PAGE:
I’m grown up. Sort of. I don’t have kids. But I was one. And “Diary of a Wimpy Kid” will appeal to anyone who was once a kid. So that’s pretty much everyone. So therefore if you think you’re too old to see “Diary of a Wimpy Kid” (which is based on a serious of books) you’re wrong. In fact it think you’ll get more out of it having been through middle school. Movies for kids don’t have to be stupid or dumbed down, and this movie is not. I imagine it’s sort of similar to what Woody Allen might come up with had he written a movie for ten year olds. And frankly, young Greg Heffley is sort of a young Alvy Singer, trying to get through life, a smart guy, who happens to be surrounded by complete morons. Sure I’m not sure most 12 year olds are this wise and observant about life, at least I don’t think I was, but most 12 year old characters in movies don’t really act their age do they?
Our hero is Greg (Zachary Gordon) and he’s about to enter dreaded middle school. A thing that he says is the dumbest thing invented. Everyone is awkward especially him and with his skinny, tiny frame. He’s yet to hit puberty, so worst is really yet to come. His best friend is Rowley, a sweet and charming rotund young boy who sort of coasts through life under Greg’s guidance. He helps Rowley learn to be “cool” and even though Greg himself isn’t very popular, he insists that he is. But oh as the saying goes, it’s hard out here for a wimp. And as this story progresses he will find himself lower and lower on the popularity echelon.
There are many things working against Greg so that we instantly find him sympathetic. He’s cursed with an older brother who constantly teases him and beats him up. Is this what having an older brother really is like? Perhaps I was blessed by only having sisters? Although I’ve always wondered what it would be like to be “beaten up” by a brother. His parents don’t just understand him and I think most kids sort of feel that way. He’s also cursed with an underdeveloped body. He’s surrounded by other boys with hair in places he’s yet to see develop and his skinny frame is forced be a “skin” in gym class. It’s hard not to sympathize with this youngin.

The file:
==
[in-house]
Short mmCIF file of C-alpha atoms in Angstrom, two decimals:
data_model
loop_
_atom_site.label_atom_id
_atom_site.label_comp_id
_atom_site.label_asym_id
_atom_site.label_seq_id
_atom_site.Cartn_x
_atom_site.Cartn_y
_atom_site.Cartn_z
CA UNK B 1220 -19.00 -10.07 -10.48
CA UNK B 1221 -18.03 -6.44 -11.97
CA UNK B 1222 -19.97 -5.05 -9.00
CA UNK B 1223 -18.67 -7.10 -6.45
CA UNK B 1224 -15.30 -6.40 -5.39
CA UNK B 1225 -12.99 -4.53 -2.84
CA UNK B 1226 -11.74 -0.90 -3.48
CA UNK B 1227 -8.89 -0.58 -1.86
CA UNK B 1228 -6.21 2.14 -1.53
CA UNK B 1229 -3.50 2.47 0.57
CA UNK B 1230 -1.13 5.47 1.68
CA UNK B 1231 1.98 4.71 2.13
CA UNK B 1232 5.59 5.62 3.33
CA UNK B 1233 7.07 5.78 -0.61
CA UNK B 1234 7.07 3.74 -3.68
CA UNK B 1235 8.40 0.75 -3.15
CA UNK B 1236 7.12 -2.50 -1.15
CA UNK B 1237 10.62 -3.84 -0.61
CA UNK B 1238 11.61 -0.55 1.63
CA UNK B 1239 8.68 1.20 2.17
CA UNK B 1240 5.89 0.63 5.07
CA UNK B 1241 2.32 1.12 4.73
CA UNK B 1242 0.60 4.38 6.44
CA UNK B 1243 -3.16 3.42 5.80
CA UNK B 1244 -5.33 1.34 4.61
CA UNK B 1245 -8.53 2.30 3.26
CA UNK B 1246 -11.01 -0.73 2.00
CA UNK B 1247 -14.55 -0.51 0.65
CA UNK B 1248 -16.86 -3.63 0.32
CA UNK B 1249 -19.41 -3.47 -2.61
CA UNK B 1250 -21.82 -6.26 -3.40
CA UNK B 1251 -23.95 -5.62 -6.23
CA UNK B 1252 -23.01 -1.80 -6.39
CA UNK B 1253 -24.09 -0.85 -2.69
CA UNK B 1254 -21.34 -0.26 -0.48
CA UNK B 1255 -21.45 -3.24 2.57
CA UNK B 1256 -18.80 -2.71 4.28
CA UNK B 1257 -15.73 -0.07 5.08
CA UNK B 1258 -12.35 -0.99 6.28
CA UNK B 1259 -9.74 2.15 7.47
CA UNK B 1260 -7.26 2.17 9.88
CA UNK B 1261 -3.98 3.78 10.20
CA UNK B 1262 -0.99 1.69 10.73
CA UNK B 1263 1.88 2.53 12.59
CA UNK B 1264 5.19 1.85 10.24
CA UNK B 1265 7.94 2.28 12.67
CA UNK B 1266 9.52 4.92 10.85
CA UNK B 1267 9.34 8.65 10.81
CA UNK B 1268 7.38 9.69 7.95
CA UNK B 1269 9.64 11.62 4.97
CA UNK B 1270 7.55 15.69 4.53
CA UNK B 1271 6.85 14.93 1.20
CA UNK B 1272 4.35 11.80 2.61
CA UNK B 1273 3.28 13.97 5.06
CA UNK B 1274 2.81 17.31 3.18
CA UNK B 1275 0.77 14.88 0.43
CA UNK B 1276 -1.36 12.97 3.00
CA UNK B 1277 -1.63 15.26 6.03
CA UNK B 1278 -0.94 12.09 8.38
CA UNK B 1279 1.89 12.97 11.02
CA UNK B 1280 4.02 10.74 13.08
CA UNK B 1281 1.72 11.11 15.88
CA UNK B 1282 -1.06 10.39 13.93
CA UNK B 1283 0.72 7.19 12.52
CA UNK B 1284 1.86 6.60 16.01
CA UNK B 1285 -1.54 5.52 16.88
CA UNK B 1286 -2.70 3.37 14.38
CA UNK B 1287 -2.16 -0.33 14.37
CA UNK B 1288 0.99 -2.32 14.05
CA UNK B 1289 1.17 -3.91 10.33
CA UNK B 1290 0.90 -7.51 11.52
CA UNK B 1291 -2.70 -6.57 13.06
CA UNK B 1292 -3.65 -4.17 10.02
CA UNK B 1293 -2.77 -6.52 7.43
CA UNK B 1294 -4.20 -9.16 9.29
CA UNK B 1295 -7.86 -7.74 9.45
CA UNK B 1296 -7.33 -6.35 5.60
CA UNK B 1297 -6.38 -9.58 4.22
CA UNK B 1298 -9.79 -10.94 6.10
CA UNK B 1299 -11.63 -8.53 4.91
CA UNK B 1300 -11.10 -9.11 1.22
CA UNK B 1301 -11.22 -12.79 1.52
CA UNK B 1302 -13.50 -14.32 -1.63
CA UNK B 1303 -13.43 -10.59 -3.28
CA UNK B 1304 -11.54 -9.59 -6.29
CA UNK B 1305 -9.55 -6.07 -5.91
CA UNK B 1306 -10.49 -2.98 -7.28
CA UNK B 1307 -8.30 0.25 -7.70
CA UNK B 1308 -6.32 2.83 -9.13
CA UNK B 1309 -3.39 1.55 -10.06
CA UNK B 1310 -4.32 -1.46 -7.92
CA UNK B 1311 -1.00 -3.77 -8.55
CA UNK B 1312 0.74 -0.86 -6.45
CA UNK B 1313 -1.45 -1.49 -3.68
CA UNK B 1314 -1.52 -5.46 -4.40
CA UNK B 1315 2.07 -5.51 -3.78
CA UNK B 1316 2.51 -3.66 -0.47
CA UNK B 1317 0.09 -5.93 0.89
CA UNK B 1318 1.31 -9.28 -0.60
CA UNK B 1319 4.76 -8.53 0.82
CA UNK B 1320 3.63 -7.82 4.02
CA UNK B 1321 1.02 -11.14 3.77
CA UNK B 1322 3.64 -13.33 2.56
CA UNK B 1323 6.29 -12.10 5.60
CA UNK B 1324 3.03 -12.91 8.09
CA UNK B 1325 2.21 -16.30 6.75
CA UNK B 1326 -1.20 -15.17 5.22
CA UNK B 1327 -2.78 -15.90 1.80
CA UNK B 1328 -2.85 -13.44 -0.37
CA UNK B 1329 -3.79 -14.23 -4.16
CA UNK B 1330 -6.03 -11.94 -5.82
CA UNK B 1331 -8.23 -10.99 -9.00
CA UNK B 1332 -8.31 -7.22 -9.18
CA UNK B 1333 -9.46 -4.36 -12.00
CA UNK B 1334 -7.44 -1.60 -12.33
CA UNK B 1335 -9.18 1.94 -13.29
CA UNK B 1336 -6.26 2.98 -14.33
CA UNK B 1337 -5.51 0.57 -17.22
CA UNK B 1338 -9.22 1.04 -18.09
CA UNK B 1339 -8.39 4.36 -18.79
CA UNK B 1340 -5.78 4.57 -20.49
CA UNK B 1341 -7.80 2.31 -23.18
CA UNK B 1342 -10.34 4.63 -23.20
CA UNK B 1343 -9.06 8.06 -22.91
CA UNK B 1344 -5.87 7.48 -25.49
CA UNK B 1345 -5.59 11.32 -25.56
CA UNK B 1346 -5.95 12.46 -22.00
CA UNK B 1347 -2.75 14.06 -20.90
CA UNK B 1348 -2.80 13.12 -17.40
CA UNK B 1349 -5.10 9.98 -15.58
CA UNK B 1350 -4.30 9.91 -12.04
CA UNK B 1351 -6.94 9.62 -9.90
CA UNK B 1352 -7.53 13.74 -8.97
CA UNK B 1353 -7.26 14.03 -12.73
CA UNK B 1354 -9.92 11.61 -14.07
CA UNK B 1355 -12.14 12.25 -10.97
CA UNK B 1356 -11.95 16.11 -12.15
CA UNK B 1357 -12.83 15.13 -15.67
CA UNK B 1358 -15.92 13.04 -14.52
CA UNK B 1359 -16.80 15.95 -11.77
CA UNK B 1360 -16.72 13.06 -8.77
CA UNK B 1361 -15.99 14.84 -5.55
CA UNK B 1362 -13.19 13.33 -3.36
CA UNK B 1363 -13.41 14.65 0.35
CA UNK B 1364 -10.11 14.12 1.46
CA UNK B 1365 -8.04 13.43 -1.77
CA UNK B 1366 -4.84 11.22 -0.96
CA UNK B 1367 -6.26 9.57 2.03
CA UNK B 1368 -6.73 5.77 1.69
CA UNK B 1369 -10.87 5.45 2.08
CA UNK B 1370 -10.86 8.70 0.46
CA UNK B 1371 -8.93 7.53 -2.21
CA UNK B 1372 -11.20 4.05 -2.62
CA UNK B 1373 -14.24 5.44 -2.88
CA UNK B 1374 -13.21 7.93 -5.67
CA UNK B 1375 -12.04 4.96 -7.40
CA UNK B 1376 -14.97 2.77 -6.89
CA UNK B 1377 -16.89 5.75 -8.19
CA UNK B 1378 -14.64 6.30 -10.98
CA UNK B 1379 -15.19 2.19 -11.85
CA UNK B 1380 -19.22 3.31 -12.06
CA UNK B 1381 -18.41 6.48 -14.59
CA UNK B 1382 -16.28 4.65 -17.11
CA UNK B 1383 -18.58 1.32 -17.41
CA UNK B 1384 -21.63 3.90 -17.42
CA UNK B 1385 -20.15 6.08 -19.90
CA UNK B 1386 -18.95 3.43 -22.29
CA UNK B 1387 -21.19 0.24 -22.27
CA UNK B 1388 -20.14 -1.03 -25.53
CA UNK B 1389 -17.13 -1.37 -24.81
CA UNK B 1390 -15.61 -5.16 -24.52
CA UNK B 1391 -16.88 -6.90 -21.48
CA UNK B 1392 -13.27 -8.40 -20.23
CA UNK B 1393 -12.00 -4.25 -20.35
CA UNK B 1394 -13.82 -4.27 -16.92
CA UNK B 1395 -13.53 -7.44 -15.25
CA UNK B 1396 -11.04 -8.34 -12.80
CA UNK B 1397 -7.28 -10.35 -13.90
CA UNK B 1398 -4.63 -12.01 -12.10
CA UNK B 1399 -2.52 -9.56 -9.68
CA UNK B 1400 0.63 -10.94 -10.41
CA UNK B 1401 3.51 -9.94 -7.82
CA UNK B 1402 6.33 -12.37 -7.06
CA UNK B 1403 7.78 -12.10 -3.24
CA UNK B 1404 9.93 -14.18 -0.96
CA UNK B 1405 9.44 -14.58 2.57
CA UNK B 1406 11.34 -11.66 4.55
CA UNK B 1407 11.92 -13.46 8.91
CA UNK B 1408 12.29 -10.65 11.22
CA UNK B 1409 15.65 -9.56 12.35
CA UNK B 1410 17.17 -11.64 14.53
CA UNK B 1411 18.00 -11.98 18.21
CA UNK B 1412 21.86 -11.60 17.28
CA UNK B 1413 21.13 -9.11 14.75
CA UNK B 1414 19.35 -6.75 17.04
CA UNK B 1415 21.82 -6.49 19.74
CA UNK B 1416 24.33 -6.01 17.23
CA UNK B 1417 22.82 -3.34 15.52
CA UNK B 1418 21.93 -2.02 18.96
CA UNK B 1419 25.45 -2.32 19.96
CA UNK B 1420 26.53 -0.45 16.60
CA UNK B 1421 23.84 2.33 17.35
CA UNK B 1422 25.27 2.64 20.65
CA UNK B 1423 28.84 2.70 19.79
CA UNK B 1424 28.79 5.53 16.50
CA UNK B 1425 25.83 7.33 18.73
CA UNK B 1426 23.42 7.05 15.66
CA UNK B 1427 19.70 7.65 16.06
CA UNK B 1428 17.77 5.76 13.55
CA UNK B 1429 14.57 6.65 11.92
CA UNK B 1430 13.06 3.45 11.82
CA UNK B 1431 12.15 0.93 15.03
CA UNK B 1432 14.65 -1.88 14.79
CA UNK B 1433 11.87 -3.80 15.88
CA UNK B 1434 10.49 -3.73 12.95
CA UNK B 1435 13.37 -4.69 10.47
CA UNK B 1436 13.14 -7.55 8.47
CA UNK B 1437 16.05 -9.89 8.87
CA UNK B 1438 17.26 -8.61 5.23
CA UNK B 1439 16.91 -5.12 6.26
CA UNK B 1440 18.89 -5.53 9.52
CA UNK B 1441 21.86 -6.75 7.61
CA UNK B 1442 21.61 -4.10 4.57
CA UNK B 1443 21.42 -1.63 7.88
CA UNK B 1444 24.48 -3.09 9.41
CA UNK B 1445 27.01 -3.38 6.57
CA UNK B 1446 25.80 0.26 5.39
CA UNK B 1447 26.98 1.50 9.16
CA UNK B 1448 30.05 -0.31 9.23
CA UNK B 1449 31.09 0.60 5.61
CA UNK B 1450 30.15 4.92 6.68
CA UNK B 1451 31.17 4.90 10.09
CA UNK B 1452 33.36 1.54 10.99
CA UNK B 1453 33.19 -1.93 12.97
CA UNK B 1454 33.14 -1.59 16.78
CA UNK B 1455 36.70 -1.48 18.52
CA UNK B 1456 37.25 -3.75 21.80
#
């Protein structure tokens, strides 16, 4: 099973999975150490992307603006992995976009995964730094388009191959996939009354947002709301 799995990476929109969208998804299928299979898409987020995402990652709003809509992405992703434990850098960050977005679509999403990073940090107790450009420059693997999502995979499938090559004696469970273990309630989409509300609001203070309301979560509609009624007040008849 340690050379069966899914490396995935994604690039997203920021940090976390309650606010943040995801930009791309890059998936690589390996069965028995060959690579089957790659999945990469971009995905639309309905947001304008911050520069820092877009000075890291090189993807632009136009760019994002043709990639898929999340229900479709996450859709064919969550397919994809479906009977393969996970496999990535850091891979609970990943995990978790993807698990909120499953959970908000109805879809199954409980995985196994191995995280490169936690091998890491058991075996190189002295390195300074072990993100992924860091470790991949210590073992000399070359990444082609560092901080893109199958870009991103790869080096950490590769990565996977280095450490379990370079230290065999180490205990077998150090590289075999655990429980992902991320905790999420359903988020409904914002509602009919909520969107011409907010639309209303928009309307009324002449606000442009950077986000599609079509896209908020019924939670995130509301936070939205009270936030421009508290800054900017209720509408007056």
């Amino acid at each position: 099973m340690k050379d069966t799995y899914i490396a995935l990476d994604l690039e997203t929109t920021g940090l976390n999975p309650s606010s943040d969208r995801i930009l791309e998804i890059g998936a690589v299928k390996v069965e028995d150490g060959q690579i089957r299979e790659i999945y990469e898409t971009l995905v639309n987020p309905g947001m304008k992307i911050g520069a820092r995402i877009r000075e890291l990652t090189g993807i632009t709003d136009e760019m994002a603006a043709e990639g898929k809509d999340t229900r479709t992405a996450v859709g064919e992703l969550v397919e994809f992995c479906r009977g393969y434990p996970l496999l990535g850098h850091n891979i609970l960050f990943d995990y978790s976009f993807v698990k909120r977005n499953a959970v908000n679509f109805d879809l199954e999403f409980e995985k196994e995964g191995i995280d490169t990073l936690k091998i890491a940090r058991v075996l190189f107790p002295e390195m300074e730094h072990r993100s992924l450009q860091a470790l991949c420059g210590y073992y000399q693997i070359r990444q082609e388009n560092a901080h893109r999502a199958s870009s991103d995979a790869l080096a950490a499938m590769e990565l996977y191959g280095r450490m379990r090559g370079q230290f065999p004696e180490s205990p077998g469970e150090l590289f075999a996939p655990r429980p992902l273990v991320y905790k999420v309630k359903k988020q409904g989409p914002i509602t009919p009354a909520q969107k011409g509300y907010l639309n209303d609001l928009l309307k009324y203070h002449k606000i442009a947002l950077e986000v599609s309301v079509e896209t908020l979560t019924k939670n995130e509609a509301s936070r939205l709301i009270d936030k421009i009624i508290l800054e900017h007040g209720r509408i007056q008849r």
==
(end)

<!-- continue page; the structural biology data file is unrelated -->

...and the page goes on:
Although you soon realize what does he really have any right to complain about? He’s well provided by his parents, lives in a good home, and seems to have everything he could want, yet he still finds things to complain about. Like having to eat breakfast while his potty training brother goes to the bathroom next to him. And having to attend a Mother-Son Dance. But those are just standard things everyone goes through growing up. The point is he makes pretty funny wry observations about life as a kid. Of course there are silly things added in for the kiddies, like Dad (Steve Zahn) dumping water on unsuspecting trick-or-treaters and an odd subplot about a moldy piece of cheese on the playground. But overall the script is pretty tight and witty, sort of a watered down “Mean Girls” for young boys.
“Diary of a Wimpy Kid” does prove something. That it’s possible to make a family friendly film that isn’t stupid and doesn’t treat kids like they’re stupid. You don’t need singing animals or constantly slapstick humor to get kids to laugh. After all, after seeing this film you realize kids are a lot smarter than we give them credit for. GRADE: B